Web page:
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Ex Simons Town residents call for construction to be halted, until remains are investigated

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By Shakirah Thebus

Do not disturb the dead!

This was the collective sentiment shared by ex-Simons Town residents at a public meeting held on the 7th September. The meeting was called for by the Phoenix Committee, a group devoted to those who were forcefully removed from Simon Town during the Apartheid Group Areas Act of 1950. Some of those families returned to the Simons Town museum for a rather unusual discovery- that of 300-year-old remains found beneath Sayers Lane.

Located on the corner of Palace Hill and Waterfall roads, Sayers Lane or Erf 4995 has become a matter contention. This after the remains of around 165 humans, both whole and disjointed body parts, were found when the development of a block of flats begun. Property developer and architect Michael Bester purchased the land in 2004 and put forth a proposal for the construction of a four storey building, marketed as supposed “low cost” housing for navy personnel and young entrepreneurs.  Ex Simons Town residents have called for all construction to be suspended so that the origins of the remains could be investigated, detailed and commemorated on the site.

The idea of development has seen some support from residents but with the area protected under the National Heritage Resources Act of 1999, many are requesting the suspension of all development until further clarity can be given on the background of the remains.

Ex-Simons Town resident, Sharone Daniels was born and raised at Sayers Lane said her family’s history in the area dates back more than 200 years. She said the process of restitution hasn’t really taken place or been effective.

“There were people who were given land back, some were given money, but I don’t think that was enough because there is still the pain that a lot of us carry,” said Daniels.

“The archaeologists made a comment saying there were no Muslim graves… who knows. They’re saying that it was the VOC that came here, my forefathers came here with the VOC under the pretext that they were free slaves, but they weren’t. We have documented proof. They lived there. That was there home. We are Simons Town, we just moved to Ocean View.”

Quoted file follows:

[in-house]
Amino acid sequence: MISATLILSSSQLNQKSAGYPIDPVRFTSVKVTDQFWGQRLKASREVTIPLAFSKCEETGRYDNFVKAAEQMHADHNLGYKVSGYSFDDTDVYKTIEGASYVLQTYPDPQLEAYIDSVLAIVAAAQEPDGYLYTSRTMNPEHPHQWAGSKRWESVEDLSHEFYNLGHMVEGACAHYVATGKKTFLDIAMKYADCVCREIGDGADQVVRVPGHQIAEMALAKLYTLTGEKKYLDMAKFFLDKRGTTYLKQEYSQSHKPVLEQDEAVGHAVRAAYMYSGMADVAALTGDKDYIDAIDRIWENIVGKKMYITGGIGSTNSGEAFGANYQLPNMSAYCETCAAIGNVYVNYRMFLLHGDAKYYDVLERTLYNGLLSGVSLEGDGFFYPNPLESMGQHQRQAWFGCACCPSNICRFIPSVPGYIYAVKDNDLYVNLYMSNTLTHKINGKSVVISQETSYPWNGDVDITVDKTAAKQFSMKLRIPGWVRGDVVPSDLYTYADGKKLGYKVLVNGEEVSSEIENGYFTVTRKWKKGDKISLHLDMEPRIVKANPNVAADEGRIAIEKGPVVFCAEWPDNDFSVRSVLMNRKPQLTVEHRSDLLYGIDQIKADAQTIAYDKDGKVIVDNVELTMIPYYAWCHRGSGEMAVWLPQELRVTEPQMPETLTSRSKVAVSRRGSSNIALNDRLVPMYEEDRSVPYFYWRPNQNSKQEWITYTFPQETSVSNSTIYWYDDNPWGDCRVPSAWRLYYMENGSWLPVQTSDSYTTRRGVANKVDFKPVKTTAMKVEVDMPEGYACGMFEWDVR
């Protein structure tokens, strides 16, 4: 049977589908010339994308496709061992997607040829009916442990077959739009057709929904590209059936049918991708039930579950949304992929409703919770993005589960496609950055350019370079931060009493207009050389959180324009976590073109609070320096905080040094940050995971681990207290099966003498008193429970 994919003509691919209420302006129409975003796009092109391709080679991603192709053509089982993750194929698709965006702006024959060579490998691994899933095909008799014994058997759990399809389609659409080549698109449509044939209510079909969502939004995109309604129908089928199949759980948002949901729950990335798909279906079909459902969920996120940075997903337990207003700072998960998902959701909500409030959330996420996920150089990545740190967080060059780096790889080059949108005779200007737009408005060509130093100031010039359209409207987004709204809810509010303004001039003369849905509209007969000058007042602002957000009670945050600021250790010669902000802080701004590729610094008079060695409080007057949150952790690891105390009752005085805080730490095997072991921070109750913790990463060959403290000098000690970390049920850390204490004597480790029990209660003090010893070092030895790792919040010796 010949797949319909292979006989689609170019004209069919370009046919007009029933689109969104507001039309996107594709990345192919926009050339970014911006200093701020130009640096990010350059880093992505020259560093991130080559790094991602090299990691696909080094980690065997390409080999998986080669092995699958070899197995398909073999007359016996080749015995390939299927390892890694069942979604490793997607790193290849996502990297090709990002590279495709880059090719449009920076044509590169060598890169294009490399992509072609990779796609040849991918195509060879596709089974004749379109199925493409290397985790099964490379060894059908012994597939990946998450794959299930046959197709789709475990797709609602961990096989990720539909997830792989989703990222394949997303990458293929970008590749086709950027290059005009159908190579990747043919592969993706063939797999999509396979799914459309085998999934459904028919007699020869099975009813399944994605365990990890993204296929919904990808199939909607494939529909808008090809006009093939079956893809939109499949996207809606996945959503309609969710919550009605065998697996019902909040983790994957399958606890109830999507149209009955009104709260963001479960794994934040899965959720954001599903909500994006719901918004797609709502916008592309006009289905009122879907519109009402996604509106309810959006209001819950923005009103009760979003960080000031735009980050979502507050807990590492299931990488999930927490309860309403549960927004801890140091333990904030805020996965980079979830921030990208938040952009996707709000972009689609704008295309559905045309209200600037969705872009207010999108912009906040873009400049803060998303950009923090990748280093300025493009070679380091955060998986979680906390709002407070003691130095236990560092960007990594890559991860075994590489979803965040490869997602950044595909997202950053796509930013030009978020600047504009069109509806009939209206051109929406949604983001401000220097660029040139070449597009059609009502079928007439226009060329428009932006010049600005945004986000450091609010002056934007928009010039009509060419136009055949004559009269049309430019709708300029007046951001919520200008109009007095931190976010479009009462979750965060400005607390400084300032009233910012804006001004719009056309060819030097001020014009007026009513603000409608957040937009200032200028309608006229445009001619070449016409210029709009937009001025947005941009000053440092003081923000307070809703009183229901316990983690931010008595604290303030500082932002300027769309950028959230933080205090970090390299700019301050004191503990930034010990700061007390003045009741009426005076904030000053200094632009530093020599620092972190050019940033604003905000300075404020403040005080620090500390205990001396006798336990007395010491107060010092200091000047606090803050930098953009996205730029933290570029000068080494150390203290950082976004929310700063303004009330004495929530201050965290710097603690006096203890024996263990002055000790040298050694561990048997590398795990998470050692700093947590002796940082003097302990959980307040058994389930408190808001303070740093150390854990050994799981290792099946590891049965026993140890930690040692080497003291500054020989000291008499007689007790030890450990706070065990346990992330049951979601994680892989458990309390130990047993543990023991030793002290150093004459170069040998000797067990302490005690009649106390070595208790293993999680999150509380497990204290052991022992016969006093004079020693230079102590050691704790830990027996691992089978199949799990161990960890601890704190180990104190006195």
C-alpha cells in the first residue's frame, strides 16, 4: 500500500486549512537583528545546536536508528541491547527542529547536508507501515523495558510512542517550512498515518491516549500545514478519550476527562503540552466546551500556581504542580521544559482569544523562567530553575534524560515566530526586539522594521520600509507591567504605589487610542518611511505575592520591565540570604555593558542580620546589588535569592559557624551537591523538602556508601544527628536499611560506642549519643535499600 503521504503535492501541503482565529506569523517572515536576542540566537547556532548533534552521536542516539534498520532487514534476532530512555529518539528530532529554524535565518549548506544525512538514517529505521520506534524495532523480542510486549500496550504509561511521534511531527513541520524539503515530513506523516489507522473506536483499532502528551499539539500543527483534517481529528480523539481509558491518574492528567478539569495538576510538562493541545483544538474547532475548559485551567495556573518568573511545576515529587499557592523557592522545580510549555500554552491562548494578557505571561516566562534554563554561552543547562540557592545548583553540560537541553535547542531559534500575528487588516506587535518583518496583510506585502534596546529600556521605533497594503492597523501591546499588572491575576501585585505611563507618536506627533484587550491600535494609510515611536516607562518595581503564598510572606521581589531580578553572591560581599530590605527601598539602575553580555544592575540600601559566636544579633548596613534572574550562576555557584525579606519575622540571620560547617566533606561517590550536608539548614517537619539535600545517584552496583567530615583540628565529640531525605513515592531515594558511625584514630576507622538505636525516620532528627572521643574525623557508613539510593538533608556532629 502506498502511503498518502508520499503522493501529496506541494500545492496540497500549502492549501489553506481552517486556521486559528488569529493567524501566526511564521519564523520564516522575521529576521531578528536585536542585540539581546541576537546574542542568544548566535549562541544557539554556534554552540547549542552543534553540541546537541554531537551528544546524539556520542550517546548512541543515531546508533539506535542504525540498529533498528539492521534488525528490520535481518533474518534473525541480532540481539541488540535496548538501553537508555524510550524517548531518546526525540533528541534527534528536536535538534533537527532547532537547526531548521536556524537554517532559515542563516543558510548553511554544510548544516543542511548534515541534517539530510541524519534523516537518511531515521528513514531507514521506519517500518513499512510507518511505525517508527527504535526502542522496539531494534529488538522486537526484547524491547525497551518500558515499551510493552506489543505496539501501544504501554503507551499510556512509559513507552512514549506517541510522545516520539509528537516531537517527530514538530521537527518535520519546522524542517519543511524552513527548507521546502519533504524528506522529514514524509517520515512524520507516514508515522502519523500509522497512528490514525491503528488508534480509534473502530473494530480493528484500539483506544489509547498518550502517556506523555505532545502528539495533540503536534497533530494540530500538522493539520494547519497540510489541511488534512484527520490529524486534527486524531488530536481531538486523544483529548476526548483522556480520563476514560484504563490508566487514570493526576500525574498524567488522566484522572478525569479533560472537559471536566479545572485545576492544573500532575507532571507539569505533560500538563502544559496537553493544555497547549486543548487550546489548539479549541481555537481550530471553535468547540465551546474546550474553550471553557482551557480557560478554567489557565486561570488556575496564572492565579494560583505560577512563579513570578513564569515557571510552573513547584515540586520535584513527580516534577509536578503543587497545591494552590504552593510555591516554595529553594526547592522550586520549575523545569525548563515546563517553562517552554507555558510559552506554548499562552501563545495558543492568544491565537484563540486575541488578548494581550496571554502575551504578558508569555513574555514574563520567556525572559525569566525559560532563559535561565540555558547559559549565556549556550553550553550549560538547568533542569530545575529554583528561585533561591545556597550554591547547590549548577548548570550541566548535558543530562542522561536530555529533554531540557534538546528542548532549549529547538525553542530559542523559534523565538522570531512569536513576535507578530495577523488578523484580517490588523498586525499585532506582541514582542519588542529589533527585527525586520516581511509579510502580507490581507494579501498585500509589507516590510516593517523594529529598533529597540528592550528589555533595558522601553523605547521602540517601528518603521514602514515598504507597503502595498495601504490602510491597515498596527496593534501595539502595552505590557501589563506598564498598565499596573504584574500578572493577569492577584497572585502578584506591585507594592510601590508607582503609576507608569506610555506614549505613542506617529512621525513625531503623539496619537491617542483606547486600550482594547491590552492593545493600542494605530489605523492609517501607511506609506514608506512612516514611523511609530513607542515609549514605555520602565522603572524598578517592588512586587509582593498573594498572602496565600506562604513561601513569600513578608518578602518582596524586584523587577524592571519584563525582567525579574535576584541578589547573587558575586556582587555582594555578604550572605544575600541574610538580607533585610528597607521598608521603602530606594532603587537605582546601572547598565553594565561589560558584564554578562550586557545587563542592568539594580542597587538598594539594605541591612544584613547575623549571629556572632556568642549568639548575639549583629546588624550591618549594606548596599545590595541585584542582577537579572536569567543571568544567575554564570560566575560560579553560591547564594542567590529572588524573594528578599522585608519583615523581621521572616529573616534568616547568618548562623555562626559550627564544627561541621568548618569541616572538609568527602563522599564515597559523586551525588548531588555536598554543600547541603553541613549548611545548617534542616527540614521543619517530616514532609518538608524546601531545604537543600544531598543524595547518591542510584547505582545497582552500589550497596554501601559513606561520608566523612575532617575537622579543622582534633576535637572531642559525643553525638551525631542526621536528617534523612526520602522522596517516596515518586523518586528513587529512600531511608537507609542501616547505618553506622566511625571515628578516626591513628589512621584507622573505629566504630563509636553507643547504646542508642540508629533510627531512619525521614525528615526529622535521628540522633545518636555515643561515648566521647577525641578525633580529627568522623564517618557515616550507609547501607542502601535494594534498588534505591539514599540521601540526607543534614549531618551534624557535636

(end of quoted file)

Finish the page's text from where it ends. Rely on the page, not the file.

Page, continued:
Daniels questions who the exact target market for low-cost housing are. The figures provided by the developers show that the flats would not be affordable for those displaced from Simons Town or their later generations, whom Daniels believes should be given preference.

Dr Gregg Fick of the First Indigenous Nation says the matter should be investigated as the remains could be linked to the families who were forcefully removed from Simons Town.

 “We want the truth. We want a DNA analysis of the bones so that we can honor them and find out is this part of our people. We have the right to know if it’s our ancestors”, said Dr Fick.

“If they’re our ancestors, we have a right to say that that is there resting place and we want them to rest there. We have a right to protect our heritage.”

It is believed that the remains belong to members of the 18th century Dutch East India Company Cargo ship. This however cannot be entirely confirmed.

Ebrahim Manuel, a well-known historian and former Simons Town resident believes that the remains could’ve been from those who were kept in the slave dungeon, a few meters away from Sayers Lane. Manuel has conducted research on the slave dungeon and visited the site in 1997, where found evidence dating back to a great-grandson of one of the exiles who was brought from Indonesia, whom he believes was incarcerated in the slave dungeon.

The scale of the burial site is unknown and there could be bodies found beneath some of the houses.  VOC

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